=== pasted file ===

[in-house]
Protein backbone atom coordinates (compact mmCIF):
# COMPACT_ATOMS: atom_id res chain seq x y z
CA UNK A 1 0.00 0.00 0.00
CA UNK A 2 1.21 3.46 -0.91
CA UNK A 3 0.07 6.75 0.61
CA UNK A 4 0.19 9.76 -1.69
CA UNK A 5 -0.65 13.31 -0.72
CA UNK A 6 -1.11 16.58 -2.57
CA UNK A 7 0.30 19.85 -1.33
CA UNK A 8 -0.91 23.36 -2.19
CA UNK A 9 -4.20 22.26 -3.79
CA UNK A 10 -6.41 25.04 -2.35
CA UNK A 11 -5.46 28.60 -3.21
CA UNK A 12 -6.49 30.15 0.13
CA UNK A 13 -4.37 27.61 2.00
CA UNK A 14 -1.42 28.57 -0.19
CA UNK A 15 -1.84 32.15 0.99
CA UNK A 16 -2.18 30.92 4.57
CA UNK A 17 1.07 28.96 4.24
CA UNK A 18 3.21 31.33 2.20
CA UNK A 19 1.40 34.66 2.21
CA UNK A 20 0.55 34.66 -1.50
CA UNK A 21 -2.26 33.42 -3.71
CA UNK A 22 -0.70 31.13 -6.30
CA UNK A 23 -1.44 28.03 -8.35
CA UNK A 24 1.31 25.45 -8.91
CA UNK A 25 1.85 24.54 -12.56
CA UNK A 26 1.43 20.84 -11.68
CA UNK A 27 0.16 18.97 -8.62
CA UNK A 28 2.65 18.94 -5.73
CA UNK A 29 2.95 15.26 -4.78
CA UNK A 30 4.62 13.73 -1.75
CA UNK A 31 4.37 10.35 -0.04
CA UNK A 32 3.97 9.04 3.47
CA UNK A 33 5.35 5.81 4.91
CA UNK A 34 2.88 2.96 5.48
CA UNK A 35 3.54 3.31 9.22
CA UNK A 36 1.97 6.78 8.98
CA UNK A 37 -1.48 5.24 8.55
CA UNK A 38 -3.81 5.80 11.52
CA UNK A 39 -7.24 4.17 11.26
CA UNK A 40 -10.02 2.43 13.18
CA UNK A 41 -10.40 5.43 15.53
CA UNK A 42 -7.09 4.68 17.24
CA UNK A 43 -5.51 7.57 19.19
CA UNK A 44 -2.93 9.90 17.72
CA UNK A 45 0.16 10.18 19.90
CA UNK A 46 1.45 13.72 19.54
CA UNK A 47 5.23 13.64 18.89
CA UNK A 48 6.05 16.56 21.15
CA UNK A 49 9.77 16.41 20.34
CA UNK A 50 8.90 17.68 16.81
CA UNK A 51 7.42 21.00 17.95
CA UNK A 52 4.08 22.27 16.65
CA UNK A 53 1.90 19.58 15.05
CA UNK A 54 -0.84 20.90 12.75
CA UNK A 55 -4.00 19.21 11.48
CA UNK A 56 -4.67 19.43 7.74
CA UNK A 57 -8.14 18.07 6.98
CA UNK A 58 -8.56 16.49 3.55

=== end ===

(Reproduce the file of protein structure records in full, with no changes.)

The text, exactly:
[in-house]
Protein backbone atom coordinates (compact mmCIF):
# COMPACT_ATOMS: atom_id res chain seq x y z
CA UNK A 1 0.00 0.00 0.00
CA UNK A 2 1.21 3.46 -0.91
CA UNK A 3 0.07 6.75 0.61
CA UNK A 4 0.19 9.76 -1.69
CA UNK A 5 -0.65 13.31 -0.72
CA UNK A 6 -1.11 16.58 -2.57
CA UNK A 7 0.30 19.85 -1.33
CA UNK A 8 -0.91 23.36 -2.19
CA UNK A 9 -4.20 22.26 -3.79
CA UNK A 10 -6.41 25.04 -2.35
CA UNK A 11 -5.46 28.60 -3.21
CA UNK A 12 -6.49 30.15 0.13
CA UNK A 13 -4.37 27.61 2.00
CA UNK A 14 -1.42 28.57 -0.19
CA UNK A 15 -1.84 32.15 0.99
CA UNK A 16 -2.18 30.92 4.57
CA UNK A 17 1.07 28.96 4.24
CA UNK A 18 3.21 31.33 2.20
CA UNK A 19 1.40 34.66 2.21
CA UNK A 20 0.55 34.66 -1.50
CA UNK A 21 -2.26 33.42 -3.71
CA UNK A 22 -0.70 31.13 -6.30
CA UNK A 23 -1.44 28.03 -8.35
CA UNK A 24 1.31 25.45 -8.91
CA UNK A 25 1.85 24.54 -12.56
CA UNK A 26 1.43 20.84 -11.68
CA UNK A 27 0.16 18.97 -8.62
CA UNK A 28 2.65 18.94 -5.73
CA UNK A 29 2.95 15.26 -4.78
CA UNK A 30 4.62 13.73 -1.75
CA UNK A 31 4.37 10.35 -0.04
CA UNK A 32 3.97 9.04 3.47
CA UNK A 33 5.35 5.81 4.91
CA UNK A 34 2.88 2.96 5.48
CA UNK A 35 3.54 3.31 9.22
CA UNK A 36 1.97 6.78 8.98
CA UNK A 37 -1.48 5.24 8.55
CA UNK A 38 -3.81 5.80 11.52
CA UNK A 39 -7.24 4.17 11.26
CA UNK A 40 -10.02 2.43 13.18
CA UNK A 41 -10.40 5.43 15.53
CA UNK A 42 -7.09 4.68 17.24
CA UNK A 43 -5.51 7.57 19.19
CA UNK A 44 -2.93 9.90 17.72
CA UNK A 45 0.16 10.18 19.90
CA UNK A 46 1.45 13.72 19.54
CA UNK A 47 5.23 13.64 18.89
CA UNK A 48 6.05 16.56 21.15
CA UNK A 49 9.77 16.41 20.34
CA UNK A 50 8.90 17.68 16.81
CA UNK A 51 7.42 21.00 17.95
CA UNK A 52 4.08 22.27 16.65
CA UNK A 53 1.90 19.58 15.05
CA UNK A 54 -0.84 20.90 12.75
CA UNK A 55 -4.00 19.21 11.48
CA UNK A 56 -4.67 19.43 7.74
CA UNK A 57 -8.14 18.07 6.98
CA UNK A 58 -8.56 16.49 3.55